"Asia Pacific was the fastest growing region for Salesforce.com globally in FY10," said Marc Benioff, chairman and CEO of salesforce.com. "Total revenues for the full fiscal year 2010 in the Asia Pacific region were up 36% year-over-year, demonstrating significant interest from large and small organisations in Asia Pacific for cloud computing based enterprise applications."
Other SaaS-based CRM vendors that are successfully targeting Asia-Pacific include Digital China, Gate 13, Netsuite, Siebel and SugarCRM. SAP also has a history in Asia Pacific, signing its first CRM customer in 2001, said Cathy Ma, product manager, SAP CRM Interaction Center, in a company blog.
India Becomes CRM Software Growth Region
India's CRM software market will see significant growth this year, Clint Oram, co-founder or open source software provider SugarCRM told Biztech2.0.
"Today’s business executives recognise that after investing in back-office systems like Enterprise Resource Planning (ERP) and Supply Chain Management (SCM), now is the time to invest in front-office systems like CRM applications to make their sales people more effective and responsive to customers. Indian companies recognise that more efficient and effective sales people translate very quickly to more revenue growth," he said.
Indeed, CRM systems in India are expected to grow at a compound annual growth rate of 12% between 2008 and 2012, according to research by Frost & Sullivan. The Indian subcontinent represents the second largest CRM market in the region, after Australia and has the second highest CAGR after China, Gartner said.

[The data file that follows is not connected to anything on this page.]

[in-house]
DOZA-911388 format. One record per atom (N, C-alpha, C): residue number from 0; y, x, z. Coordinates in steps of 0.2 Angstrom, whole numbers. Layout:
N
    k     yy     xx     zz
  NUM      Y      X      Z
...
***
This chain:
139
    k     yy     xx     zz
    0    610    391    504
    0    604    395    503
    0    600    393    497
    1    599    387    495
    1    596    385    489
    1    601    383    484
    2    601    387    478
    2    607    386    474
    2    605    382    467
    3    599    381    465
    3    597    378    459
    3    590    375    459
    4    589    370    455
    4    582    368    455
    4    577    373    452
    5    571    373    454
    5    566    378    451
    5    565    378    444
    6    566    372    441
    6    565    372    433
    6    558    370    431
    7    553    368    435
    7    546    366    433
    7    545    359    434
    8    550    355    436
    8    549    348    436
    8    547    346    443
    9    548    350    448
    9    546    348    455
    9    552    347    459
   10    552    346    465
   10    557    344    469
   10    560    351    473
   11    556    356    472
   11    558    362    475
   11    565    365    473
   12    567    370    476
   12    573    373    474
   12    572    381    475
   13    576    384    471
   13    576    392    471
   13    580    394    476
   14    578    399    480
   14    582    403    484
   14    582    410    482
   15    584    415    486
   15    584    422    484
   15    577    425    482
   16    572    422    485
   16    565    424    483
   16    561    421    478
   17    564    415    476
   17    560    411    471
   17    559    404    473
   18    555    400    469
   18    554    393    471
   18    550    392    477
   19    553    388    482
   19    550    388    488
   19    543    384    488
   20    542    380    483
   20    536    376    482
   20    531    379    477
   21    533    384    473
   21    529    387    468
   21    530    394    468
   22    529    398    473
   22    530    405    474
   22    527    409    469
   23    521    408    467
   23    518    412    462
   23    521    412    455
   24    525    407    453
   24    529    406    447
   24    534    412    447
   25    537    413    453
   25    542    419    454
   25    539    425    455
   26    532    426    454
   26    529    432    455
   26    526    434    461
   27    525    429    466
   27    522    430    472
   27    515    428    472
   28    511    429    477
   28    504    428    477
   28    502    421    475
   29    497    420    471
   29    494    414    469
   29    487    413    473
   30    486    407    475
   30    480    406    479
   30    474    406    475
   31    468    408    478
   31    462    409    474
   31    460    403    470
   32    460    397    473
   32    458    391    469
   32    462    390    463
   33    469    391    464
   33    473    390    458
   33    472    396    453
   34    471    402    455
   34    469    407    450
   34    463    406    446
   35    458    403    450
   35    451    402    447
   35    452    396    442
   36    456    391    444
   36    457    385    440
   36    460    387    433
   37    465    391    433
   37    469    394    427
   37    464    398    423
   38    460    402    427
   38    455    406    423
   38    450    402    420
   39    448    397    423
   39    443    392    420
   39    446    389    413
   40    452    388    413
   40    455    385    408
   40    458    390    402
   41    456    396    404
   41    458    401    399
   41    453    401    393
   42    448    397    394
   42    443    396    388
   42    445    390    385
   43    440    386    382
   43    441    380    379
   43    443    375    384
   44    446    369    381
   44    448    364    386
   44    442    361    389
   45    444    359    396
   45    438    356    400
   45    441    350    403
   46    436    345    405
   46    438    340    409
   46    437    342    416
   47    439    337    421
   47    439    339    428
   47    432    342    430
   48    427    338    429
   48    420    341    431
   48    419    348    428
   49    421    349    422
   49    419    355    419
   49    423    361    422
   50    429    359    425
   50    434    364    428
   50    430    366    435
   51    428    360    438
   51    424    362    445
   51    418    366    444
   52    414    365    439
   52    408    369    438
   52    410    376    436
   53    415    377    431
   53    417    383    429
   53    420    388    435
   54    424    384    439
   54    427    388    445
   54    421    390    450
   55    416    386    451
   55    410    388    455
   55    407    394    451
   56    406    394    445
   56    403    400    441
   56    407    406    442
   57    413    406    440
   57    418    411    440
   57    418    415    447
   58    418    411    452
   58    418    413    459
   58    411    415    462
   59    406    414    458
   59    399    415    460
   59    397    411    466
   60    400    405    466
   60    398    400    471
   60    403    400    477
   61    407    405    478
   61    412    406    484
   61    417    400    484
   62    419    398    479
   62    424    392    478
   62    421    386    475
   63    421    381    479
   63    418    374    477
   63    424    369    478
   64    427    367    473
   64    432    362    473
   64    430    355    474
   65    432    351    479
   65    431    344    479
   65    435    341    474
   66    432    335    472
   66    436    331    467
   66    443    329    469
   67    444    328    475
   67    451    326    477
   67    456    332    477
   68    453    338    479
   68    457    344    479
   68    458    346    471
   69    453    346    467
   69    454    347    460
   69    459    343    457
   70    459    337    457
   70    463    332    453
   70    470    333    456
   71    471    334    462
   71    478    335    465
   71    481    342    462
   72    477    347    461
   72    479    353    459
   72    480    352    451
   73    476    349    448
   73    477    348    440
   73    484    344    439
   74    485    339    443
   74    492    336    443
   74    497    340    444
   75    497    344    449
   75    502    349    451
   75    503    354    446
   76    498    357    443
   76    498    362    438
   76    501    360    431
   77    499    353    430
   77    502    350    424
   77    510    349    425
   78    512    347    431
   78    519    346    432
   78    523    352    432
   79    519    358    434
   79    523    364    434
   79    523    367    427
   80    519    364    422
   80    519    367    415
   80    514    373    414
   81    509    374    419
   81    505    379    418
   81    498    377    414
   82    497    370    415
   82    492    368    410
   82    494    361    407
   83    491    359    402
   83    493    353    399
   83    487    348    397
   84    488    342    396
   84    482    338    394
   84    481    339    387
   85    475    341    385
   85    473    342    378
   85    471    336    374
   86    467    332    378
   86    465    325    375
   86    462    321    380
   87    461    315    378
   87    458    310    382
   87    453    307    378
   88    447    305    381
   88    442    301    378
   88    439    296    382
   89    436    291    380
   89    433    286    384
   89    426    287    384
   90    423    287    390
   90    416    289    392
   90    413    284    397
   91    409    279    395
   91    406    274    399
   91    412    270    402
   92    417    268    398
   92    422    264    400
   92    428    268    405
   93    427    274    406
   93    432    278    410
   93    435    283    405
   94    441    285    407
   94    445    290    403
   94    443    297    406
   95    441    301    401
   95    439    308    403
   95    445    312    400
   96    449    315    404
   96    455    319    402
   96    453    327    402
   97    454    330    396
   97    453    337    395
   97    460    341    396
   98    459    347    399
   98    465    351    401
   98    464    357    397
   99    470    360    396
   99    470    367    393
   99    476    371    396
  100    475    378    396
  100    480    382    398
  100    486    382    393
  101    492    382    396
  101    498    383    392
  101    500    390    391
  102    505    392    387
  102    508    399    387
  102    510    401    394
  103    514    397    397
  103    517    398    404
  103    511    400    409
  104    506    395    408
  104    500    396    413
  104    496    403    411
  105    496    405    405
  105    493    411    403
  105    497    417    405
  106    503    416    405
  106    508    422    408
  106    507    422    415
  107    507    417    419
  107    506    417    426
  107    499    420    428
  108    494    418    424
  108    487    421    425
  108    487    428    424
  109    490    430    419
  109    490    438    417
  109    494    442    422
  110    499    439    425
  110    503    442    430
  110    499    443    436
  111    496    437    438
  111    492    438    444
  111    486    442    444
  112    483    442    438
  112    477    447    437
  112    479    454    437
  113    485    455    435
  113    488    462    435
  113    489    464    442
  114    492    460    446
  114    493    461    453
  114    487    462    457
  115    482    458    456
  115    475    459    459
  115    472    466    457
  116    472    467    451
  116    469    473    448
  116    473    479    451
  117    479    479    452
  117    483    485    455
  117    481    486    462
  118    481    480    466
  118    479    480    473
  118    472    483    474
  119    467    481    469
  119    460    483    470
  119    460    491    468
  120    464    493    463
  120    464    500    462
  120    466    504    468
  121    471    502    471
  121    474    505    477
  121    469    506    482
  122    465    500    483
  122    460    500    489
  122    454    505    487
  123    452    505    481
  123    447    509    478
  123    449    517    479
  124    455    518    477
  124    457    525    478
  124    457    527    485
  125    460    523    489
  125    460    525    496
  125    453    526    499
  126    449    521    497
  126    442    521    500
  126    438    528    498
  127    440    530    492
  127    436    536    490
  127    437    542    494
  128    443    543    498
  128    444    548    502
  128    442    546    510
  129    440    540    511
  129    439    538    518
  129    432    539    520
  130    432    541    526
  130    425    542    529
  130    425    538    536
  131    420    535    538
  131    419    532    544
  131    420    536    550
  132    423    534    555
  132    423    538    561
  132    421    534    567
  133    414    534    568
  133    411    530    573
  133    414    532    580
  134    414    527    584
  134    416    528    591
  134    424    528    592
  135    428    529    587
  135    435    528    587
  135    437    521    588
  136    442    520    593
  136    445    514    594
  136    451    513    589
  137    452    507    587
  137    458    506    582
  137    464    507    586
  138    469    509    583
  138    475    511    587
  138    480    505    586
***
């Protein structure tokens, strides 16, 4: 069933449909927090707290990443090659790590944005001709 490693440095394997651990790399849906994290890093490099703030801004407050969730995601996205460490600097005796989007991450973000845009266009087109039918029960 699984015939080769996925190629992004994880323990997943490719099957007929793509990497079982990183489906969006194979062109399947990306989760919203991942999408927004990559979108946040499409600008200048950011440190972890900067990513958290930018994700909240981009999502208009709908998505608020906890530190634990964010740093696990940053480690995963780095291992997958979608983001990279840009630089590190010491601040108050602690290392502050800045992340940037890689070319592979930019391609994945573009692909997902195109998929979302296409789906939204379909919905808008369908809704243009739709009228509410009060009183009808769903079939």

“The primary business driver is the need to change tracks to be able to grow in the current economic environment. The growth in the previous year's meant focus on increased production and enhancing services delivery. This focus has now changed to customer need and customer retention and the ability to cross-sell in an identified target customer base," Maninder Gerewal, managing director of Religare Technova told ChannelWorld.
China alone offers CRM developers, hosting companies and solution providers a veritable treasure trove of customer opportunities. The nation's CRM growth rate surpasses 30%; by comparison, almost all other Asian Pacific countries have growth rates between 4% and 9%, according to Frost & Sullivan. But its geography and regional differences, language and culture, can make it challenging for Western companies to target.
"China is a big and complicated market, where economic growth, customer maturity, and culture vary from region to region. Further, we cannot overlook the fact that China's current marketing environment and management culture is quite different from that in Western countries," said SAP's Ma, in her blog. "As a consequence, software vendors need to develop a deeper understanding of what Chinese companies actually need rather than merely introducing one dazzling technology concept after another, and it seems likely that this must happen before a profitable CRM business model can be developed."
Because the Asia Pacific region encompasses so many differences, vendors are wise to target each nation as an independent market, as opposed to a broad cohesive region. Selecting the right business partners, dedicating ample resources to localise the CRM software solution, and marketing and supporting customers in a culturally appropriate manner can translate into a sustained business model, and transform the Asia Pacific market into a CRM jewel.
Categories: Asia Pacific CRM
Tags: Asia CRM, Australia New Zealand CRM
Author: Alison Diana
Share This Article
China is a big and complicated market, where economic growth, customer maturity, and culture vary from region to region. Further, we cannot overlook the fact that China's current marketing environment and management culture is quite different from that in Western countries."
Cathy Ma, SAP Product Manager
More Articles By Alison